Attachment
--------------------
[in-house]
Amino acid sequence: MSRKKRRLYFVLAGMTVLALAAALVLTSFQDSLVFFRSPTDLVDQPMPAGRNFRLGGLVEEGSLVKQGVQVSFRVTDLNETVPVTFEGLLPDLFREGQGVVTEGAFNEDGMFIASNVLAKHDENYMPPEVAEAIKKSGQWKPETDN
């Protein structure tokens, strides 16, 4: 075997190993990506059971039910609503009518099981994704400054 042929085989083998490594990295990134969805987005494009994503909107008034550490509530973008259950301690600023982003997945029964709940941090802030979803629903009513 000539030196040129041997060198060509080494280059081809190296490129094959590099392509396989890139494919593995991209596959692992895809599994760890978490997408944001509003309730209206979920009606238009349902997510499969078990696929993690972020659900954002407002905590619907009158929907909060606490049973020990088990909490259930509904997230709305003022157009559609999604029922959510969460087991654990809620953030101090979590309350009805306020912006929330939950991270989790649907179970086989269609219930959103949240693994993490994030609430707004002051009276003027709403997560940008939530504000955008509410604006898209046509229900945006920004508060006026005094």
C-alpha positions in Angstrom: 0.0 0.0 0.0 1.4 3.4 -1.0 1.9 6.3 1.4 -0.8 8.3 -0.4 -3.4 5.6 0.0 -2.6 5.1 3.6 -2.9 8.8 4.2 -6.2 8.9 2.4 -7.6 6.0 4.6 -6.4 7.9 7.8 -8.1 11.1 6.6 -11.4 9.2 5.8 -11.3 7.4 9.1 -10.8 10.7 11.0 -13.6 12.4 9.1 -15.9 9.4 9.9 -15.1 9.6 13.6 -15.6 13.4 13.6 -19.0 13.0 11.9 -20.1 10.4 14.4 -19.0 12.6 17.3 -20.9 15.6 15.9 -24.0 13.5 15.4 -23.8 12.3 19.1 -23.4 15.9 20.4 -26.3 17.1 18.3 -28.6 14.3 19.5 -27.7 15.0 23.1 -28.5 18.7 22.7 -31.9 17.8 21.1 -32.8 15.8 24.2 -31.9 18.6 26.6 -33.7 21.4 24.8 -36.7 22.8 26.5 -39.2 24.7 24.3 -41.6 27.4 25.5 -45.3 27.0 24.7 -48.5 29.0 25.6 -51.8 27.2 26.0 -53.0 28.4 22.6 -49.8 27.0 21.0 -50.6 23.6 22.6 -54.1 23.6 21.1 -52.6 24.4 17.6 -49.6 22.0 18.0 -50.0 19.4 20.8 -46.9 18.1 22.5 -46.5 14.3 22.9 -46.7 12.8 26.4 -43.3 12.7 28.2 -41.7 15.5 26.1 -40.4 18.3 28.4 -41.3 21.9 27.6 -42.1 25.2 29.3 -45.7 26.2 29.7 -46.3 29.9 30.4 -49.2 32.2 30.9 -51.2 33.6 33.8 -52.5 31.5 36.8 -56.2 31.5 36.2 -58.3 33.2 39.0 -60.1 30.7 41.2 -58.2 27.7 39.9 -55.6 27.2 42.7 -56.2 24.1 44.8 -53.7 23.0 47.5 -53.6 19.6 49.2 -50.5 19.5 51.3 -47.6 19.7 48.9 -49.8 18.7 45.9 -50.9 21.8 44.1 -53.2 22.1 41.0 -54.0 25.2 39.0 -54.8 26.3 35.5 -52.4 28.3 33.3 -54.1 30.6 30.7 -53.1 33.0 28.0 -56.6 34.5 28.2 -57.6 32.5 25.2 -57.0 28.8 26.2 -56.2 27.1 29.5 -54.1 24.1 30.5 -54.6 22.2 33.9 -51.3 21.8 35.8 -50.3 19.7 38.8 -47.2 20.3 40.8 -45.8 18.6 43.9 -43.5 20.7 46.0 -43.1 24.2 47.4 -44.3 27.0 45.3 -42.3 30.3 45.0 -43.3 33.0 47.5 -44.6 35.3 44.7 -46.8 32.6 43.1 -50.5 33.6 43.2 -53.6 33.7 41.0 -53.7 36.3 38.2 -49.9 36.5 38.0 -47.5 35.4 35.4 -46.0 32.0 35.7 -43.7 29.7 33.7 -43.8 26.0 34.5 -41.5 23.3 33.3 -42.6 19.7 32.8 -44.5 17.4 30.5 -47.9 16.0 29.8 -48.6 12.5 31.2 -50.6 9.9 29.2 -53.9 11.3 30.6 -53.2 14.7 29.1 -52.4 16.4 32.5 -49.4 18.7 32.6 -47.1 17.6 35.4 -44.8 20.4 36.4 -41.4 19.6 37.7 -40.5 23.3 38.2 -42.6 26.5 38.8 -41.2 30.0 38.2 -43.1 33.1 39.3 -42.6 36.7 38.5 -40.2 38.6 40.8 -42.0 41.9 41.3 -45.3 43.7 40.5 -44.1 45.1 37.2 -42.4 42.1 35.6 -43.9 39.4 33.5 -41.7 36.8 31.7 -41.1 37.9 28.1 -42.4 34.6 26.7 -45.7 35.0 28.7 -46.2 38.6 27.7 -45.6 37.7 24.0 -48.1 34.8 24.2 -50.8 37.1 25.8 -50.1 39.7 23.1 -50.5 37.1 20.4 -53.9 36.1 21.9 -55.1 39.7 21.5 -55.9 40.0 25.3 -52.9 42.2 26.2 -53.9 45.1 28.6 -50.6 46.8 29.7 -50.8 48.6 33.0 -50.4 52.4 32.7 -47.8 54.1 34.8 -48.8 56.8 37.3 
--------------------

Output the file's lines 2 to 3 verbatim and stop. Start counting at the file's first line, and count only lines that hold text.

Amino acid sequence: MSRKKRRLYFVLAGMTVLALAAALVLTSFQDSLVFFRSPTDLVDQPMPAGRNFRLGGLVEEGSLVKQGVQVSFRVTDLNETVPVTFEGLLPDLFREGQGVVTEGAFNEDGMFIASNVLAKHDENYMPPEVAEAIKKSGQWKPETDN
């Protein structure tokens, strides 16, 4: 075997190993990506059971039910609503009518099981994704400054 042929085989083998490594990295990134969805987005494009994503909107008034550490509530973008259950301690600023982003997945029964709940941090802030979803629903009513 000539030196040129041997060198060509080494280059081809190296490129094959590099392509396989890139494919593995991209596959692992895809599994760890978490997408944001509003309730209206979920009606238009349902997510499969078990696929993690972020659900954002407002905590619907009158929907909060606490049973020990088990909490259930509904997230709305003022157009559609999604029922959510969460087991654990809620953030101090979590309350009805306020912006929330939950991270989790649907179970086989269609219930959103949240693994993490994030609430707004002051009276003027709403997560940008939530504000955008509410604006898209046509229900945006920004508060006026005094």